Tuesday, May 25, 2010

Little Wizard Stories of Oz

It's no use; no use at all. The children won't let me stop telling tales of the Land of Oz. I know lots of other stories, and I hope to tell them, some time or another; but just now my loving tyrants won't allow me. They cry: "Oz—Oz! more about Oz, Mr. Baum!" and what can I do but obey their commands?

While Baum wrote that in 1908 opening the introduction of Dorothy and the Wizard in Oz, it really struck true by the end of 1912. The two "Trot" books, The Sea Fairies and Sky Island, proved not be catching on as much as Baum had hoped. There was only one option: return to Oz.

Most Oz fans know that the next Oz novel was The Patchwork Girl of Oz in 1913, but until very recently, it was not widely known that Baum also wrote six short stories that were printed as booklets, entitled The Little Wizard Stories. The next year, they were collected in a book entitled Little Wizard Stories of Oz.

  • The Cowardly Lion And The Hungry Tiger is the first story in the book. While Ozma is away from the throne room, her two massive feline bodyguards talk over their fondest desires: the Hungry Tiger yet wants a fat baby, and the Cowardly Lion determines to prove his strength and ferocity by ripping someone to pieces. They head out and get a chance, but Baum proves whimsically that these beasts have been tamed.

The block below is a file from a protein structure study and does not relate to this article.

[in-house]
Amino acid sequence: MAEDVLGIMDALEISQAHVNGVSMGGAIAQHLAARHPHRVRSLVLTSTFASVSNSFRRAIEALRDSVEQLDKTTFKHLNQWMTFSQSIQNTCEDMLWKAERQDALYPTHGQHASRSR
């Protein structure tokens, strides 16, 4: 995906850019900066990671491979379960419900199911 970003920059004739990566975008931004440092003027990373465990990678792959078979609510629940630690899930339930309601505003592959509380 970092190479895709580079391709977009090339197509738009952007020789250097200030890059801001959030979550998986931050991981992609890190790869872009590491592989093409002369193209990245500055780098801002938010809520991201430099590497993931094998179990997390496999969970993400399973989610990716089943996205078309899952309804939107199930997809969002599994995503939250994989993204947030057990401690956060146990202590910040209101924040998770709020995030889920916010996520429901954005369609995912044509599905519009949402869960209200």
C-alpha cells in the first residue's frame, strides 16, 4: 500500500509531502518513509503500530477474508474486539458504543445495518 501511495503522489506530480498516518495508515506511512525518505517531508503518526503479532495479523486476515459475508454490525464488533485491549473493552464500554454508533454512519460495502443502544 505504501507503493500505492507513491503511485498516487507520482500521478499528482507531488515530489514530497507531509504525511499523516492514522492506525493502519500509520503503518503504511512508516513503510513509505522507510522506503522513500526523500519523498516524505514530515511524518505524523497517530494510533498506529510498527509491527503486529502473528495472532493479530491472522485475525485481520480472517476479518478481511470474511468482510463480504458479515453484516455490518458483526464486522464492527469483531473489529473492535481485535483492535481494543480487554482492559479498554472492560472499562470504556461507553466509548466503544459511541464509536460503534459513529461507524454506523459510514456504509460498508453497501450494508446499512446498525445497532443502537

• Next, Little Dorothy and Toto go wandering and meet the dangerous Crinklink, who enslaves Dorothy and threatens to whip her soundly should she break any of the dishes she washes. Toto, however, tries to save the day before the two wanderers discover Crinklink's true nature.
  • In Tiktok and the Nome King, Tik-Tok (that's how I spell it!) goes to the Nome King for a tune-up, but the Metal Monarch proves less than cheerful, and soon regrets his actions.
  • Ozma and the Little Wizard head out to visit some of the people of Oz, and try to use magic to relieve some of Ozma's people from the annoyances of Imp Olite, Imp Ertinent, and Imp Udent.
  • Ozma recruits Jack Pumpkinhead and the Sawhorse to rescue some children lost in the woods, but discovers they have been imprisoned by mischievous squirrels.
  • Finally, when The Scarecrow and Tin Woodman go boating, the Tin Woodman happens to rock the boat and fall out. Can a man of straw, even with wonderful brains, save his best friend?

Anyone expecting a deep story with a clever plot should not look to this book, but if you want six Oz stories that can be read quickly and in any order, this is your book! And, after The Emerald City of Oz, they could occur at any time. (Except Tiktok and the Nome King would occur before Tik-Tok of Oz.)

So, this is Baum's Oz at its lightest, and it works well. Out of all these stories, only two of these small adventures do not include the Wizard: the Cowardly Lion and the Hungry Tiger and TikTok and the Nome King. Also of note is how John R Neill now illustrates Toto with more, and black, hair as described before. But now the in-universe question remains, how did Baum get these stories?

1 comment:

Nathan said...

Well, just because the note about the wireless telegraph is in Patchwork Girl doesn't necessarily mean that PG was the first story relayed to Baum over the telegraph, does it?